The following is a summary of a research project by the authors. For more information please see the published journal article:

Baker, E., Lester, L., Mason, K., & Bentley, R. (2020). Mental health and prolonged exposure to unaffordable housing: A longitudinal analysis. Social Psychiatry and Psychiatric Epidemiology55, 715–721.

Author: Emma Baker1, Laurence Lester1, Kate Mason2, Rebecca Bentley3

  1. School of Architecture and the Built Environment, University of Adelaide.
  2. Department of Public Health and Policy, University of Liverpool, UK.
  3. Melbourne School of Population and Global Health, University of Melbourne.

The specialist referral system is a key operational component of the Australian health system, yet despite this, there has been limited scrutiny of the efficacy of the referral framework to support the changing health needs of Australians. A recent report by clinician and PhD candidate Samantha Prime, Associate Lecturer of Law Christie Gardiner and Director of the Deeble Institute for Health Policy Research, Dr Rebecca Haddock, highlights the many shortcomings in the current referral system and proposes key recommendations for reform.

Housing affordability has emerged as an increasingly pressing social and policy issue in Australia and across almost all post-industrial nations. A study led by Professor Emma Baker from the University of Adelaide found that both prolonged and intermittent exposure to housing affordability stress is associated with lower mental health. Professor Baker and colleagues analysed a large, nationally representative longitudinal sample of individuals from the Household, Income and Labour Dynamics in Australia survey, following them over five-year periods to assess the mental health effects of different patterns of exposure to housing affordability stress.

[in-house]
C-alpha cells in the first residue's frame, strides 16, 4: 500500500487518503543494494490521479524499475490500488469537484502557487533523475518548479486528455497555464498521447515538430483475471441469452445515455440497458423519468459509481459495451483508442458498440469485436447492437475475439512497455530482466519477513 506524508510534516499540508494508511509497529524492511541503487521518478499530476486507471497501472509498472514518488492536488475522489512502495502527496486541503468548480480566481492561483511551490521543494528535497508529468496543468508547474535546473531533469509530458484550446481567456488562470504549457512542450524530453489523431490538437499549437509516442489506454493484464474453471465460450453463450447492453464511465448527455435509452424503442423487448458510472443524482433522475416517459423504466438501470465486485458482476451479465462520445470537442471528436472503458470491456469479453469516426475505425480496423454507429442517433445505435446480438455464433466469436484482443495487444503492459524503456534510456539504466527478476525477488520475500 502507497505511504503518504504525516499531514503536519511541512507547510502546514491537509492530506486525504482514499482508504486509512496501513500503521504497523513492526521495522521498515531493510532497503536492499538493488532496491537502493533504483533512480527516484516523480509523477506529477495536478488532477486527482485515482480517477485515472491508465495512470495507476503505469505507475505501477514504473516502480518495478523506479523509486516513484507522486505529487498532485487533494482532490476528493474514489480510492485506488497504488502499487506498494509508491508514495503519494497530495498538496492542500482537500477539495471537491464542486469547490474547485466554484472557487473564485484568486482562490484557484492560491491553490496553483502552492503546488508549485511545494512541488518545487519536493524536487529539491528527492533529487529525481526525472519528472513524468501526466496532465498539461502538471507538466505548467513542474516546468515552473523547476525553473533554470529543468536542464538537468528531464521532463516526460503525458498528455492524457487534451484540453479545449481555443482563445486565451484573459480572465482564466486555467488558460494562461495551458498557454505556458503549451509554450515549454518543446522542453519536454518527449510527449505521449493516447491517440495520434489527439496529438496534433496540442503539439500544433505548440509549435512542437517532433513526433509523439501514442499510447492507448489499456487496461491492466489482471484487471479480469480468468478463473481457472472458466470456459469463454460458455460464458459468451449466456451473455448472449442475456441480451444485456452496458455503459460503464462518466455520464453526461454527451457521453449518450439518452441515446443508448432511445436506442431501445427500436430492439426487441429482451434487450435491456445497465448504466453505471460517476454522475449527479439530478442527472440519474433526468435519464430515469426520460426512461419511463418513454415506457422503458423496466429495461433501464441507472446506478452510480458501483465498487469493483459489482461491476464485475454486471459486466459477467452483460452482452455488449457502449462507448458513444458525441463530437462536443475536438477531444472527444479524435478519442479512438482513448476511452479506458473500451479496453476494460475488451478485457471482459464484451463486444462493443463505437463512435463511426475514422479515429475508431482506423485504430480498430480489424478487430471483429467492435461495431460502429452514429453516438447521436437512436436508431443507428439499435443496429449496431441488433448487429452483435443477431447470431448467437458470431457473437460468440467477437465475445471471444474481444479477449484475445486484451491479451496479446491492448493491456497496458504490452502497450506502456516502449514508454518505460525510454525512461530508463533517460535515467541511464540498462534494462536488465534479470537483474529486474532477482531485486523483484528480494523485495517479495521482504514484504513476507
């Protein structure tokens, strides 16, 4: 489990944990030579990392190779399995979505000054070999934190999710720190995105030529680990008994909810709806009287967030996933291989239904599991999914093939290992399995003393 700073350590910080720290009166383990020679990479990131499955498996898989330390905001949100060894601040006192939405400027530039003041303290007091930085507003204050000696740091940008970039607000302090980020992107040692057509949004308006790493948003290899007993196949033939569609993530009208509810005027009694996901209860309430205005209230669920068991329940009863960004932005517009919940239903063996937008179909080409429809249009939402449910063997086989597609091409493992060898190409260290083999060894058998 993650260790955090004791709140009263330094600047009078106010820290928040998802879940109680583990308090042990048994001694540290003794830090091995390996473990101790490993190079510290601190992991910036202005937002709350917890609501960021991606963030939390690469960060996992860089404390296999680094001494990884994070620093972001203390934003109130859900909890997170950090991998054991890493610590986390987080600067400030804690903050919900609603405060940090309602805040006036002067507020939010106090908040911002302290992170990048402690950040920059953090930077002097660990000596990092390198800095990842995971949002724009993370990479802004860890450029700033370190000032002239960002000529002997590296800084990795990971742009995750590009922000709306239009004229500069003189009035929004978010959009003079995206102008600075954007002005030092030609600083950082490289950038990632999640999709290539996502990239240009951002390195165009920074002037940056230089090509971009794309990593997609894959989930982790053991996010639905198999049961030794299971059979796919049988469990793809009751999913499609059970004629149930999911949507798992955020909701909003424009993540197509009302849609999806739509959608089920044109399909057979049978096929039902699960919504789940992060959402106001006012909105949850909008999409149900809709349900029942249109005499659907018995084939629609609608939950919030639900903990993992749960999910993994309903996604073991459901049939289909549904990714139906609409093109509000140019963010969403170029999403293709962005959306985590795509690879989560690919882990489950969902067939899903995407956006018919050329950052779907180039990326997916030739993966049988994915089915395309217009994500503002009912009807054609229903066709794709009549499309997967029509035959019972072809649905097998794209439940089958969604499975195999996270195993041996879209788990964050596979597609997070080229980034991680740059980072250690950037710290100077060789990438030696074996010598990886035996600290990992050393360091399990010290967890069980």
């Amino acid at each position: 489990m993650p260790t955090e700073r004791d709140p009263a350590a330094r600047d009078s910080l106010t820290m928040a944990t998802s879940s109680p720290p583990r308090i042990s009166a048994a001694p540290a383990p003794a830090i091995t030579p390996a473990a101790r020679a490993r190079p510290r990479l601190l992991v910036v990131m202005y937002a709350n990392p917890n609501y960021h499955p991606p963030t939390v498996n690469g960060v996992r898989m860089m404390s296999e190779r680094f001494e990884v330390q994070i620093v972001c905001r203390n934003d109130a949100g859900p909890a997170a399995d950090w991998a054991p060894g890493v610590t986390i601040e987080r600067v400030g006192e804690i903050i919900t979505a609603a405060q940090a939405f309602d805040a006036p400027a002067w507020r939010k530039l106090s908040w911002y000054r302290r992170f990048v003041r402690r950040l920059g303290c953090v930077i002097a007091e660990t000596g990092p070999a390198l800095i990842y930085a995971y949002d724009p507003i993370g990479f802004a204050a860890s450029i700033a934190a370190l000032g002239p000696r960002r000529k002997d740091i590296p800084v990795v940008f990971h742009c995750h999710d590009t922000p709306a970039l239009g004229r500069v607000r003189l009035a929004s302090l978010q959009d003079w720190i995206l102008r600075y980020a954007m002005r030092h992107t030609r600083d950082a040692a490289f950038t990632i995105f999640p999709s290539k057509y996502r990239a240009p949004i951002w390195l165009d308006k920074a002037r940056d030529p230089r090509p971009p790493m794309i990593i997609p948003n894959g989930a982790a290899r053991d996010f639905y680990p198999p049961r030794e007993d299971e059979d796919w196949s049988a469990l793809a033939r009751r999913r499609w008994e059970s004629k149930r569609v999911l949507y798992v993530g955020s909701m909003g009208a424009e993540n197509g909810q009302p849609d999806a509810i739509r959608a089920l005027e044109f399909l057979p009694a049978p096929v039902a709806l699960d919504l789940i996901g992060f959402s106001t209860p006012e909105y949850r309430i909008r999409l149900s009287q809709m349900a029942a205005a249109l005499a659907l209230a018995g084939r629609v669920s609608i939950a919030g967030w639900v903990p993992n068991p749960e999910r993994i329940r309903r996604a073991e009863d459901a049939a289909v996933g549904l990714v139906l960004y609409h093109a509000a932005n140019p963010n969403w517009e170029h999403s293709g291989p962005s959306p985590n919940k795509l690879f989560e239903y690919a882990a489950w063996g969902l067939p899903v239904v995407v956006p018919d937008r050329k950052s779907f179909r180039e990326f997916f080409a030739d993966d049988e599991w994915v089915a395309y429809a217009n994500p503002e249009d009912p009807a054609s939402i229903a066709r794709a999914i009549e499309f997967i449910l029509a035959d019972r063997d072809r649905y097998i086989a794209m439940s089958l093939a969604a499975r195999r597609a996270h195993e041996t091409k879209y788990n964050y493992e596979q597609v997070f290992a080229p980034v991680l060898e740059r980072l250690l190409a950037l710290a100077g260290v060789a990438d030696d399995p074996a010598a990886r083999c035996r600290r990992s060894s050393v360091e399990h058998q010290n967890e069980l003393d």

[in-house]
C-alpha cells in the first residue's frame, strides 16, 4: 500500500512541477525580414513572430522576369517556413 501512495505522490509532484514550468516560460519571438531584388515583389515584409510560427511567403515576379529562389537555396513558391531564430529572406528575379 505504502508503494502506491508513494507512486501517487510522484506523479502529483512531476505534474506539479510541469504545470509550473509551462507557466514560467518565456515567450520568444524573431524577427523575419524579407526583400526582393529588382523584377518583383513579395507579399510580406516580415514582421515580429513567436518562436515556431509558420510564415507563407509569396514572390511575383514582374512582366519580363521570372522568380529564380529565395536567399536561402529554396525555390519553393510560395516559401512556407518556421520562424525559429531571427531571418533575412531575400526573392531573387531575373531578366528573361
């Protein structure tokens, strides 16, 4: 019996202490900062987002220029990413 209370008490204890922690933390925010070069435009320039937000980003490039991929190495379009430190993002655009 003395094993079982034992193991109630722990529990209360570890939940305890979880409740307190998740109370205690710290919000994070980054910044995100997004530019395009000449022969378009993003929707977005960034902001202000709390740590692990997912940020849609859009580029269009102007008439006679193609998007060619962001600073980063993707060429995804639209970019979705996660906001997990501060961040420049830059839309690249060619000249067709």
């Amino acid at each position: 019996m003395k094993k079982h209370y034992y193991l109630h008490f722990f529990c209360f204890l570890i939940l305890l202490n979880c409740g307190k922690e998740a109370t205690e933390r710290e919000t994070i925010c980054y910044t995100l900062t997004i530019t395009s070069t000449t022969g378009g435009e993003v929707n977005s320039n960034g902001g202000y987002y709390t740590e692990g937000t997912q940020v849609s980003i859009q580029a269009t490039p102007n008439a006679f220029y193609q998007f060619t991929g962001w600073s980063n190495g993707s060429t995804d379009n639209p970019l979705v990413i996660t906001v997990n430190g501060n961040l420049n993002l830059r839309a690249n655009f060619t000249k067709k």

The results of the study indicate that the mental health of people who experienced prolonged exposure to housing affordability stress was 1.5 points lower on the SF-36 Mental health Component Summary score, on average, compared to people without experience of housing affordability stress. People who experienced intermittent exposure to housing affordability stress also had lower mental health scores on average, a smaller effect than that for persistent exposure but statistically significant.

While initial mental health status explains some of the observed association between housing affordability stress and mental health, the relationship remained significant even after adjusting for initial mental health. The findings from this study highlight the need to understand the factors that lead people into prolonged affordability problems and have implications for the design of mental health interventions, which should be designed with people’s housing context in mind. The provision of affordable housing could be a valuable component of public health strategies that address the impact of the social environment on health.

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